Idea vs Thought
Idea and Thought are two words that are often confused when it comes to their meanings and connotations. Idea refers to a plan or a process that occurs in the mind in relation to the completion of a work or duty. Thought on the other hand is a mental process that keeps on going in the mind unabated. This is the main difference between the two words idea and thought.
Thought paves the way for an idea. This is the truth. Thoughts should combine to form an idea. In other words an idea is formed by the combination of thoughts about a particular problem. Hence you can say that the thought is a subset of idea. Observe the two sentences
1. The thought occurred in my mind.
2. An idea arose in my mind.
In the first sentence the use of the word ‘thought’ is to simply indicate a reason that occurred in the mind. On the other the use of the word ‘idea’ in the second sentence is to indicate ‘a plan’ that arose in the mind in relation to the solving of a problem or approaching a problem and the like. This is the difference between the usage of the two words ‘idea’ and ‘thought’.
A thought is a piece of reasoning produced by thinking. At times the word refers to a way of thinking that is characteristic to a particular class of people or society as in the expression ‘the medieval European thought’ or ‘the Western thought’.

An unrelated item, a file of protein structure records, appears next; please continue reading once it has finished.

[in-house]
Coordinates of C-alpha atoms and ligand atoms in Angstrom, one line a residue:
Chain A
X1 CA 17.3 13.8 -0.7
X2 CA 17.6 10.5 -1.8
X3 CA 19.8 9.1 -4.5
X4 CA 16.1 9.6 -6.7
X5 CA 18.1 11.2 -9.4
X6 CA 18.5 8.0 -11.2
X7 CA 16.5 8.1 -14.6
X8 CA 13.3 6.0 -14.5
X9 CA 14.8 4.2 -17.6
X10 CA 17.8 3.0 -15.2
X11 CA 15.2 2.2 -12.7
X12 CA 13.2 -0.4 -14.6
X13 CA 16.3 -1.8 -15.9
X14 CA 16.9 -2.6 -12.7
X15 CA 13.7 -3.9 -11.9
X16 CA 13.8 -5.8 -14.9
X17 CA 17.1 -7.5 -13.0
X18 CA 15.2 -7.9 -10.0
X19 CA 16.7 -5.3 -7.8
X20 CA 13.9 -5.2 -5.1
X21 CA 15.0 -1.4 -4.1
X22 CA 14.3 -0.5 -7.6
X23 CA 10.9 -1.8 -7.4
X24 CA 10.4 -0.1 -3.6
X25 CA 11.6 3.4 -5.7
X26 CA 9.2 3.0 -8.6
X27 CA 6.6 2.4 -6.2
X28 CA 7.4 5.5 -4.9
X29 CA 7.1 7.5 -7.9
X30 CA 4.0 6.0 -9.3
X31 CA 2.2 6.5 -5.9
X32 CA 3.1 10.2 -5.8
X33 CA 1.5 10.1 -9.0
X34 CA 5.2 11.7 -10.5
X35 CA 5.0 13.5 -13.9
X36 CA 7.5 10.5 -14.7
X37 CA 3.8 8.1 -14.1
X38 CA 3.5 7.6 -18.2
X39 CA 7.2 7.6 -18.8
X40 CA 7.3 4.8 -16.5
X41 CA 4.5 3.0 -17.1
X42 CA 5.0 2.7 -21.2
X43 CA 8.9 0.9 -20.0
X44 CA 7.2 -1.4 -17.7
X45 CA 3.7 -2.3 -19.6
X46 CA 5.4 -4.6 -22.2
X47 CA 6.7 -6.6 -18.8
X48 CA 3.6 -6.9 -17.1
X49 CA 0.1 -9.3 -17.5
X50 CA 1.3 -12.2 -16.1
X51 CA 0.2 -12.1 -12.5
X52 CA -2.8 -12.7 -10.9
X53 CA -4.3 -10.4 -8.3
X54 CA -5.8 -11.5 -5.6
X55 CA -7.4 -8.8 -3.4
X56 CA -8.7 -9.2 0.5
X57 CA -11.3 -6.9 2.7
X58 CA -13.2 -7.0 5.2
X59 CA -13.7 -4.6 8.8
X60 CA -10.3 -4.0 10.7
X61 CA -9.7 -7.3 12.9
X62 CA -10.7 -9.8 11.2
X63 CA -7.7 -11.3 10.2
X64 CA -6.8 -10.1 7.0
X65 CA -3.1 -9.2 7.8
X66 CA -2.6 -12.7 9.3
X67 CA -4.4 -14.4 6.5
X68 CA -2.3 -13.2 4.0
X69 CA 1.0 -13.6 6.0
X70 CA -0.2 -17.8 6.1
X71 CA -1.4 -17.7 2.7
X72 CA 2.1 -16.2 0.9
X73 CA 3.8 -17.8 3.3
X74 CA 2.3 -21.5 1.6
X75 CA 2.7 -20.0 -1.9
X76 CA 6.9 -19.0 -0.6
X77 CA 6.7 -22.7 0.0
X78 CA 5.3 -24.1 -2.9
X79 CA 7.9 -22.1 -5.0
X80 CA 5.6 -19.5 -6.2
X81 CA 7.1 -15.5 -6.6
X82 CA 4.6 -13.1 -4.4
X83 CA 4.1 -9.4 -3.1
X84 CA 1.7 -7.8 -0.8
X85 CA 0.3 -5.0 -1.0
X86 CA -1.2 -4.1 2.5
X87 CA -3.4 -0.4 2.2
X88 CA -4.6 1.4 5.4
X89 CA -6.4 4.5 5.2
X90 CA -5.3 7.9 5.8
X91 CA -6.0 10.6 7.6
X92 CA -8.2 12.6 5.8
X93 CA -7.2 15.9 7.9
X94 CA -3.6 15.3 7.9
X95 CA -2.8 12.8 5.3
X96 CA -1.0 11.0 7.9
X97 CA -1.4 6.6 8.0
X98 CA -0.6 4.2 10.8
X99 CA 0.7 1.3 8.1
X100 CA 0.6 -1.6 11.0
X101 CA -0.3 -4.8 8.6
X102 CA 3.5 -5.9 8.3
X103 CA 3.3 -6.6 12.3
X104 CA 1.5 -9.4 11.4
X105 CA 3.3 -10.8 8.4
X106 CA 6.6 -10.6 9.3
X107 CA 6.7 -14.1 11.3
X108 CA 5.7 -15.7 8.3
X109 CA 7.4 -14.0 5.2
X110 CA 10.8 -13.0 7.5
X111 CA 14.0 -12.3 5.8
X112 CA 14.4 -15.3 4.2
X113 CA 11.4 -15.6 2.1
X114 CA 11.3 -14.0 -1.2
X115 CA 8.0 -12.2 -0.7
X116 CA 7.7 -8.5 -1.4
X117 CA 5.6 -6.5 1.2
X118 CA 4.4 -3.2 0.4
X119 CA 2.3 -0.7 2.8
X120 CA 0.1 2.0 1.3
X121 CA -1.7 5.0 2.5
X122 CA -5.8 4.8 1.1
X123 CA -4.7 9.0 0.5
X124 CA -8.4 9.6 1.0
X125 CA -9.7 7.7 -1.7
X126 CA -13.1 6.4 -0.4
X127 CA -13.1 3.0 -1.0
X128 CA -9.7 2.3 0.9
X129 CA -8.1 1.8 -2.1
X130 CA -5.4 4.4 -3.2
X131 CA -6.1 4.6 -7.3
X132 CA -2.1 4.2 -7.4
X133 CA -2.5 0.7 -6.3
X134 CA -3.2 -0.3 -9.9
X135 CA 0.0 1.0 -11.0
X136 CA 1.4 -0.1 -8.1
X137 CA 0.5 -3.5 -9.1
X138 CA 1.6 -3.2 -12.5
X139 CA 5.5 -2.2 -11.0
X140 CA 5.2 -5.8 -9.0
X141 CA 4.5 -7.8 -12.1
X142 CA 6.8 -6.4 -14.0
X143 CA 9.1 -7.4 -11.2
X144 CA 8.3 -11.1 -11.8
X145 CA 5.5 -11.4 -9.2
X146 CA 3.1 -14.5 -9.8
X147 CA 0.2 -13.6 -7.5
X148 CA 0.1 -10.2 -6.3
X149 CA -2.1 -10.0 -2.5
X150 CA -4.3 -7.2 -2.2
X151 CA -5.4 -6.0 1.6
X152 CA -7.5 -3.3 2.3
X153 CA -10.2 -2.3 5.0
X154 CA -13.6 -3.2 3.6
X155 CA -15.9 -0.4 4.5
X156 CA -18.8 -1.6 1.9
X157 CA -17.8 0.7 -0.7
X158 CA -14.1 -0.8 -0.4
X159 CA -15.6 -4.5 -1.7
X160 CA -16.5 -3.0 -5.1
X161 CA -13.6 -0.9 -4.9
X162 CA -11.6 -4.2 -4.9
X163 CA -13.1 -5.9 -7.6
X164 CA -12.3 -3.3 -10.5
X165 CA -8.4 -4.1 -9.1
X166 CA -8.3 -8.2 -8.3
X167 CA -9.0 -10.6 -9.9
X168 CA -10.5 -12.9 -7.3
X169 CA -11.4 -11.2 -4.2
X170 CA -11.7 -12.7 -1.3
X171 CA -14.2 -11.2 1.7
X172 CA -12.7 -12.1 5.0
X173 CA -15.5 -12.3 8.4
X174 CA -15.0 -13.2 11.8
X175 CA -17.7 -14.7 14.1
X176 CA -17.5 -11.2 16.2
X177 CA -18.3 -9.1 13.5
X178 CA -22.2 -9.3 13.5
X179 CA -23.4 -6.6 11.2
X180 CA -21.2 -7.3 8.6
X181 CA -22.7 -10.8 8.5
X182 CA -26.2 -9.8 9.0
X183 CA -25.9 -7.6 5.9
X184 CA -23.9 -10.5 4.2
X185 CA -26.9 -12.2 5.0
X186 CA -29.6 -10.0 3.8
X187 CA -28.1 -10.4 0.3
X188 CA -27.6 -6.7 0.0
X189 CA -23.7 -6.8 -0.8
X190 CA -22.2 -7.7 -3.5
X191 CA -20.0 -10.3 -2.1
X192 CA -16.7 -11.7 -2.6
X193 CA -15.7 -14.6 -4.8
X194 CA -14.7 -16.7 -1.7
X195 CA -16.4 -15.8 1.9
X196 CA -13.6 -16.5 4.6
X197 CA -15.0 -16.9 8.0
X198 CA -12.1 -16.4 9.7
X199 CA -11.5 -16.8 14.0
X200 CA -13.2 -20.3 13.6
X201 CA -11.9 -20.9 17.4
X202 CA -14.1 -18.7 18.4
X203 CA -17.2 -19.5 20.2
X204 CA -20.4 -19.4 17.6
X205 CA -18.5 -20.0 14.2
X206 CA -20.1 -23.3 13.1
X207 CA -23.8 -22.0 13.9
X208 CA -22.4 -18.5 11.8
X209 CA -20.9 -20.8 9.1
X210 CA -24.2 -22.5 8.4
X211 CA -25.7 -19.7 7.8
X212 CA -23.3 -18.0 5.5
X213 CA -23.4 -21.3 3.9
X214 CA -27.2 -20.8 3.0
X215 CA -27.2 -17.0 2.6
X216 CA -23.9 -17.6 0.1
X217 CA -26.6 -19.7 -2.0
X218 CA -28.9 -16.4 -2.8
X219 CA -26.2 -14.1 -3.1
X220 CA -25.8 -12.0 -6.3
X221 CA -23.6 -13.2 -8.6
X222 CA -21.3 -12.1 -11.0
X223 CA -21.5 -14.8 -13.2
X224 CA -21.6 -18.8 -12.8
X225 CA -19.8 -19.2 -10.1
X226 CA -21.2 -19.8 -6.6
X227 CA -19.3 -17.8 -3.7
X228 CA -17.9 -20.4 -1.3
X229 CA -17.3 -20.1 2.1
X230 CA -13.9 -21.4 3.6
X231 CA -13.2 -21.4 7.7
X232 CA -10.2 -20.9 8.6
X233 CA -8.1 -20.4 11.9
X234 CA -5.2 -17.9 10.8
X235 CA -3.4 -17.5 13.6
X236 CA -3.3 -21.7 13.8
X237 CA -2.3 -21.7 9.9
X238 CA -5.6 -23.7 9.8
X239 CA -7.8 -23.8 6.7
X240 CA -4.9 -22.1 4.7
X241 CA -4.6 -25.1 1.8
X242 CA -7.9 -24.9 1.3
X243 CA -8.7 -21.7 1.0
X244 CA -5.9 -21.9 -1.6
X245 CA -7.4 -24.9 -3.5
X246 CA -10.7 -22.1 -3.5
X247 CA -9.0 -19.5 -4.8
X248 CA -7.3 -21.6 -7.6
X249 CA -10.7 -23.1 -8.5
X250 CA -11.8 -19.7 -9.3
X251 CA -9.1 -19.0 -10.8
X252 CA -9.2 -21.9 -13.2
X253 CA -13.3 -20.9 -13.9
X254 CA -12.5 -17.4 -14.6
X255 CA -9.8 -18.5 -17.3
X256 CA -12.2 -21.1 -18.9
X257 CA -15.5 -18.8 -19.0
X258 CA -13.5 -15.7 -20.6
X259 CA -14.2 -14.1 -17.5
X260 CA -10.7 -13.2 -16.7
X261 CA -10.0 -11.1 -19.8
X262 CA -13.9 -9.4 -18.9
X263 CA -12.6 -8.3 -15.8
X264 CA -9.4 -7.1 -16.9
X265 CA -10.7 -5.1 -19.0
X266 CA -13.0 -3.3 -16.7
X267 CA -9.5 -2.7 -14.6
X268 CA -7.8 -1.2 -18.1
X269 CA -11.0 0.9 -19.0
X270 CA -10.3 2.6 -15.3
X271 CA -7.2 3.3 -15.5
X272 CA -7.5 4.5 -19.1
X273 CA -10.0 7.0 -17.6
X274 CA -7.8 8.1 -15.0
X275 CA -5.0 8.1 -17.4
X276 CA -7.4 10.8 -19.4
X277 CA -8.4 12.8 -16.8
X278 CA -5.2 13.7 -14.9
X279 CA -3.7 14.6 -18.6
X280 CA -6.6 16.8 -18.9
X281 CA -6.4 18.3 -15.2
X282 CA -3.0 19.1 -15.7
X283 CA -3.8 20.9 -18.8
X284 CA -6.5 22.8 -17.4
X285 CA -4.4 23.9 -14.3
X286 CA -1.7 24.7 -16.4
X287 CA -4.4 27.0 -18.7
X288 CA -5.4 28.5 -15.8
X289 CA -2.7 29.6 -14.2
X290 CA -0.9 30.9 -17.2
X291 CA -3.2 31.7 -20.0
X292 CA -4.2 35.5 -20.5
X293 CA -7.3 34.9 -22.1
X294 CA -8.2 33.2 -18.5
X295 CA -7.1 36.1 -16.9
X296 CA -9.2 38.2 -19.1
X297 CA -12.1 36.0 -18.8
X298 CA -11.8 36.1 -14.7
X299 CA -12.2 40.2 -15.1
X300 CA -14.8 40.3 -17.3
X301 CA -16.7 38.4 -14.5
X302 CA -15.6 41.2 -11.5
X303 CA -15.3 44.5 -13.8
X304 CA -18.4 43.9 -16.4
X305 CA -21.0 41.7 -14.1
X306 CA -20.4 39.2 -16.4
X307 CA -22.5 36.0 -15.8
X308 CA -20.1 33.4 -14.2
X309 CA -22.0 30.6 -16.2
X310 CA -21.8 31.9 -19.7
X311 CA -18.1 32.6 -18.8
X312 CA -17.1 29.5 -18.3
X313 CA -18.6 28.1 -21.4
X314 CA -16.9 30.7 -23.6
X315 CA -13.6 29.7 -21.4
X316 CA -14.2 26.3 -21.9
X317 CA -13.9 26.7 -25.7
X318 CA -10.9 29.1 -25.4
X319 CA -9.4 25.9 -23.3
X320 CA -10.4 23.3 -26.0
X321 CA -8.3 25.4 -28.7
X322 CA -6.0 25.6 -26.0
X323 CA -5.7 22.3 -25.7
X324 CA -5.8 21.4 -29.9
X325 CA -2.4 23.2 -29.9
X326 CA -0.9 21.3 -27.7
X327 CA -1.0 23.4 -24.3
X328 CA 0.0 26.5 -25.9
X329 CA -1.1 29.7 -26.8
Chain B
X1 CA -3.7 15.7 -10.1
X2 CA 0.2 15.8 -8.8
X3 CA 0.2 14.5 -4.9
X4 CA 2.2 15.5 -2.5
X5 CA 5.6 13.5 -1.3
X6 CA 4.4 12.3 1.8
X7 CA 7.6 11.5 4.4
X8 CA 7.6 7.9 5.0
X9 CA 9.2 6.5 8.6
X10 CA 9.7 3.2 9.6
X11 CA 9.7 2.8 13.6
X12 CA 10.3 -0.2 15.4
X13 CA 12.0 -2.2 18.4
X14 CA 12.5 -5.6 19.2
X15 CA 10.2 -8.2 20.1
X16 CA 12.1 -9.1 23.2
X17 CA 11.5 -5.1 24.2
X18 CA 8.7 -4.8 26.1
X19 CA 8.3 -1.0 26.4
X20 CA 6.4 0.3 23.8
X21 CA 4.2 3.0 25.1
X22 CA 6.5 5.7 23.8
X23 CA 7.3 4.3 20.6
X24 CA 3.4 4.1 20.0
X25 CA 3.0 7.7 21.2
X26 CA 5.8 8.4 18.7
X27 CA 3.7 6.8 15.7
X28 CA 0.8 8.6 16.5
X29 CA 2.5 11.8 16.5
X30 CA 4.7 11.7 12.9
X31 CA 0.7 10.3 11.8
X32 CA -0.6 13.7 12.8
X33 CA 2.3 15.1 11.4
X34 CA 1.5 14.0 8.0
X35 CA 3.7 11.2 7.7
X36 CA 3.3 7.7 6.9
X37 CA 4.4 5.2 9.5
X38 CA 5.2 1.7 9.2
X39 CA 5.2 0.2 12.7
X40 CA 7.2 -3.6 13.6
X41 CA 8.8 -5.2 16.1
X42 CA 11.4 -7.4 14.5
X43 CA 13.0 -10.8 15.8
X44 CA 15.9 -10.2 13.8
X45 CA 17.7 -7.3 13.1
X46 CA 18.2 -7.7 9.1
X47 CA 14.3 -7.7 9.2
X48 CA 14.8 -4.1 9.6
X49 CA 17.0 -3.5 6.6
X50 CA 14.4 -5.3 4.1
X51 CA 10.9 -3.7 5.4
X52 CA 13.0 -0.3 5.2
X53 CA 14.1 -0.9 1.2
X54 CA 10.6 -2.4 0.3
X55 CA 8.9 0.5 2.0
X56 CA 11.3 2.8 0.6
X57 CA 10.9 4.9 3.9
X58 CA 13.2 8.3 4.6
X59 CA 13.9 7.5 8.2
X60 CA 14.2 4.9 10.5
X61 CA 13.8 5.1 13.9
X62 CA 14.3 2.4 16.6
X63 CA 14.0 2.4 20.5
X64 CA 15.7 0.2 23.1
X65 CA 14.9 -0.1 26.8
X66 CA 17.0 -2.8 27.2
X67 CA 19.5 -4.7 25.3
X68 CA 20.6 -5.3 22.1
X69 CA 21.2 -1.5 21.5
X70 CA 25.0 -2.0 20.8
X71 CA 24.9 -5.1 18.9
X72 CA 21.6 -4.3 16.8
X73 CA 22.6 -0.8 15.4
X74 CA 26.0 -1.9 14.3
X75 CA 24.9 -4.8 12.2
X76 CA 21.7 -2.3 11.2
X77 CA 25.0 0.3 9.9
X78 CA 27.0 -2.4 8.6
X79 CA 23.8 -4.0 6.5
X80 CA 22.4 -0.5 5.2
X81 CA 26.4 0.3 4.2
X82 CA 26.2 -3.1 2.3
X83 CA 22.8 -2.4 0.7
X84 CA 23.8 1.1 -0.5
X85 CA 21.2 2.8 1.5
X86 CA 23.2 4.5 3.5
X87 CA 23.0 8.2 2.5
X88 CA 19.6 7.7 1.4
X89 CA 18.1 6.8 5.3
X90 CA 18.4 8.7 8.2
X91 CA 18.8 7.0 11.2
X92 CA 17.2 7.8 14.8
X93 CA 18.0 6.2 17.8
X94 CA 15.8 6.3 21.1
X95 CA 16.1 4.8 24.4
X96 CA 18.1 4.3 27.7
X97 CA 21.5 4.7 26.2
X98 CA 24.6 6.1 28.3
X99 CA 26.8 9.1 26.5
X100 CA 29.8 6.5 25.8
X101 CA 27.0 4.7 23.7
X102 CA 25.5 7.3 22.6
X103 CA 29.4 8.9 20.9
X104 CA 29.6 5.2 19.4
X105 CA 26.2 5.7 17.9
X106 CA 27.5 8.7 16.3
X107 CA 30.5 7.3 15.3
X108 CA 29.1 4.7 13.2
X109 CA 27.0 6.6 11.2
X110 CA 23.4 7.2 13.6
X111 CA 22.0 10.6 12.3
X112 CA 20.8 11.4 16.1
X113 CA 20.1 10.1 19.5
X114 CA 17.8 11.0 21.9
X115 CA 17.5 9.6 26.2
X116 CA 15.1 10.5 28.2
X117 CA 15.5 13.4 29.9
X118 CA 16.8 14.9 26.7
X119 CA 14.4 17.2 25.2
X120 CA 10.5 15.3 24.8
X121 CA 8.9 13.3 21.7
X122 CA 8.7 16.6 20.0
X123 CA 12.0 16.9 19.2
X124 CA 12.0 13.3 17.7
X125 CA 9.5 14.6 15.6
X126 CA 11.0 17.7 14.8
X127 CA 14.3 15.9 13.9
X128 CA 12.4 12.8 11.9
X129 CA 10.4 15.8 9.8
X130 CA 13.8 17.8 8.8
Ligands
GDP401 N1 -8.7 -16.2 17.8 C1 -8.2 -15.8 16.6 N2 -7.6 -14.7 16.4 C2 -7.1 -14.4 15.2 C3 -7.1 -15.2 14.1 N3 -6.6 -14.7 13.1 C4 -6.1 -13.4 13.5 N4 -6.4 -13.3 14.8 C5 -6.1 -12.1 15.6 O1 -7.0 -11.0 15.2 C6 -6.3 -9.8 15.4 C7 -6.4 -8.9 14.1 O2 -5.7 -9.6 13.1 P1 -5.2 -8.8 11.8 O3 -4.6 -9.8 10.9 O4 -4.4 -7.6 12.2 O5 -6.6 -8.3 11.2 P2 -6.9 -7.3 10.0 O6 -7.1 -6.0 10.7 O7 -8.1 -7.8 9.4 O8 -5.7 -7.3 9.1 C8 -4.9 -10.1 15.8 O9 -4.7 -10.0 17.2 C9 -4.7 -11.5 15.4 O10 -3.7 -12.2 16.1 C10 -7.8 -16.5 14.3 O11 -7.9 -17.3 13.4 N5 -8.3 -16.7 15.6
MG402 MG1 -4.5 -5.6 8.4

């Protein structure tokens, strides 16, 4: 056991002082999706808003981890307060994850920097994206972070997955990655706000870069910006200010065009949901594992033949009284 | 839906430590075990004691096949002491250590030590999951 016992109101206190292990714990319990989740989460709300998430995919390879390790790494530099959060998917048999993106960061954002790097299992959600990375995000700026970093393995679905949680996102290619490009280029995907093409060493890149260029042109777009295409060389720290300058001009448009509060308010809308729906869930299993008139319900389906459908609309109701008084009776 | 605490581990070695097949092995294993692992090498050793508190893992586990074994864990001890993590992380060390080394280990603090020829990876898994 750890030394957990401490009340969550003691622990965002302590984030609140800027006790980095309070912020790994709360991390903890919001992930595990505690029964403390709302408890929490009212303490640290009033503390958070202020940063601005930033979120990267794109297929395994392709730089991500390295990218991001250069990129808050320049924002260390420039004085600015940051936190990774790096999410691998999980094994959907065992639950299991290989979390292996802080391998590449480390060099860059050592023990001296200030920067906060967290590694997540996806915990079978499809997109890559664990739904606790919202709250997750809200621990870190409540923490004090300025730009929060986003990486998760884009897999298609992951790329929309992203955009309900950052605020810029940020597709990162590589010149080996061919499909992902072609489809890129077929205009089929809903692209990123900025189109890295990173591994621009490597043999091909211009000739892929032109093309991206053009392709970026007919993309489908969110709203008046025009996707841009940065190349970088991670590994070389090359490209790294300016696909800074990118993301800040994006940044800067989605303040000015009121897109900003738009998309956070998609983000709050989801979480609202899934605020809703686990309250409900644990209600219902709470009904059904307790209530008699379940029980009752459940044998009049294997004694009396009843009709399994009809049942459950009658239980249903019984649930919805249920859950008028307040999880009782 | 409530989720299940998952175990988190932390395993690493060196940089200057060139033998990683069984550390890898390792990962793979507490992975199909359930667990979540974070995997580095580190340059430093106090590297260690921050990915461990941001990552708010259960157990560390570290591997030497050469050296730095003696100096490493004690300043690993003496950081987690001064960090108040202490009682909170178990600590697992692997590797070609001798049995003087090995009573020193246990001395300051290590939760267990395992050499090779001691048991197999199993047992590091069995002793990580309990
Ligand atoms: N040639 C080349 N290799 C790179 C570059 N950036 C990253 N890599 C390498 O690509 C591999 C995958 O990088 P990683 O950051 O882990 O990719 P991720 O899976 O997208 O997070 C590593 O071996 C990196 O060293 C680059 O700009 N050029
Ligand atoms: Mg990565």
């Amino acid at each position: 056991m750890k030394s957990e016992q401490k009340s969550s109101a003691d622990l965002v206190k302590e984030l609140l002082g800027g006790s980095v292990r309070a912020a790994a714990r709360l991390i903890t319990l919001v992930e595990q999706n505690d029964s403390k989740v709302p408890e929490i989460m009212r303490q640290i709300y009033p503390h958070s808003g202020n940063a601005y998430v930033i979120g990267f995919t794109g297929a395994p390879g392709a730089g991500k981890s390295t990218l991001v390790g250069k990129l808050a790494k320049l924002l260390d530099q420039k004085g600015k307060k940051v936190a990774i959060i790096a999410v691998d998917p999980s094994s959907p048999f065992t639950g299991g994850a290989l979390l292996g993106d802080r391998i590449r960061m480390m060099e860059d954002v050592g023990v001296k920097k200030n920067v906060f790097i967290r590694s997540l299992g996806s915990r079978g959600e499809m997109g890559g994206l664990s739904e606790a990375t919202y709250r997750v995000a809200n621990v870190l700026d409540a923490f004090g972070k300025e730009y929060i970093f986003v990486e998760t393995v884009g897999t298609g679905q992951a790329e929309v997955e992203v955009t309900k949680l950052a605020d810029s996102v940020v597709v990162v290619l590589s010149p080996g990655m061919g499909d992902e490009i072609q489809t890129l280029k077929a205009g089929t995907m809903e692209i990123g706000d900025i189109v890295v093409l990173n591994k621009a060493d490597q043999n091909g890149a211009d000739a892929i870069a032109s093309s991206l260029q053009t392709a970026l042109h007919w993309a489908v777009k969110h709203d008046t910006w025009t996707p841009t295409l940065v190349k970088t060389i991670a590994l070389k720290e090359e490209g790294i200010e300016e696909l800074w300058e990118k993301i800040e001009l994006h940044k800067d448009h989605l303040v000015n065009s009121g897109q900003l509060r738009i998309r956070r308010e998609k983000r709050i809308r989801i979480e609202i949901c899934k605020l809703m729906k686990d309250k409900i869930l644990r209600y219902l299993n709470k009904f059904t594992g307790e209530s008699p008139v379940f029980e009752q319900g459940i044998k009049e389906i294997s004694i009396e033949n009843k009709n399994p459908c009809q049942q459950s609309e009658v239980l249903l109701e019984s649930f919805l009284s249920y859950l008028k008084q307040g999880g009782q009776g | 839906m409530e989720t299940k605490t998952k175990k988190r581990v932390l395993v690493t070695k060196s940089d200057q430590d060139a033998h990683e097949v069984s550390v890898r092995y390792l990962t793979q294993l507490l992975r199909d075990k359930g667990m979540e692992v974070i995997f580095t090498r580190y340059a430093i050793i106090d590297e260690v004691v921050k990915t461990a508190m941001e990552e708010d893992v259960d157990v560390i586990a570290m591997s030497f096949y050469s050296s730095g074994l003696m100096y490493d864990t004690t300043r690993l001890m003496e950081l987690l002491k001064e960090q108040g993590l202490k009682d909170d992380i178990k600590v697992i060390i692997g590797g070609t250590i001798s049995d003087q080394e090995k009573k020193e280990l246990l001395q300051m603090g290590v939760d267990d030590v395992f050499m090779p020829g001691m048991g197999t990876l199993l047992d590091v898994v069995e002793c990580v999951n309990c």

An idea on the other hand refers to a conception or a plan formed by mental effort. In other words it can be said that an idea is nothing but a mental impression or notion or in simple words a concept. These are the differences between idea and thought.
Michael Jang says
This explanation of the difference seems to me very inaccurate. The main difference that I can think of is that of temporality. Thoughts to me are much less permanent than ideas, but that said, the two words are generally interchangeable. But the notion that an idea is tied to a plan of action entirely erroneous.
What’s more, the claims “A thought is a piece of reasoning produced by thinking” vs. “An idea on the other hand refers to a conception or a plan formed by mental effort” are saying pretty much the same thing, and do not really distinguish one from the other in any clear and generally applicable sense.
Rabah N. Hadi says
Very nice opinion, but simply from my hample point of view it is a matter of use and not clear-cut boundary between them and they are to some extent overlapped. Your point of temporality can be an addition to the above speech.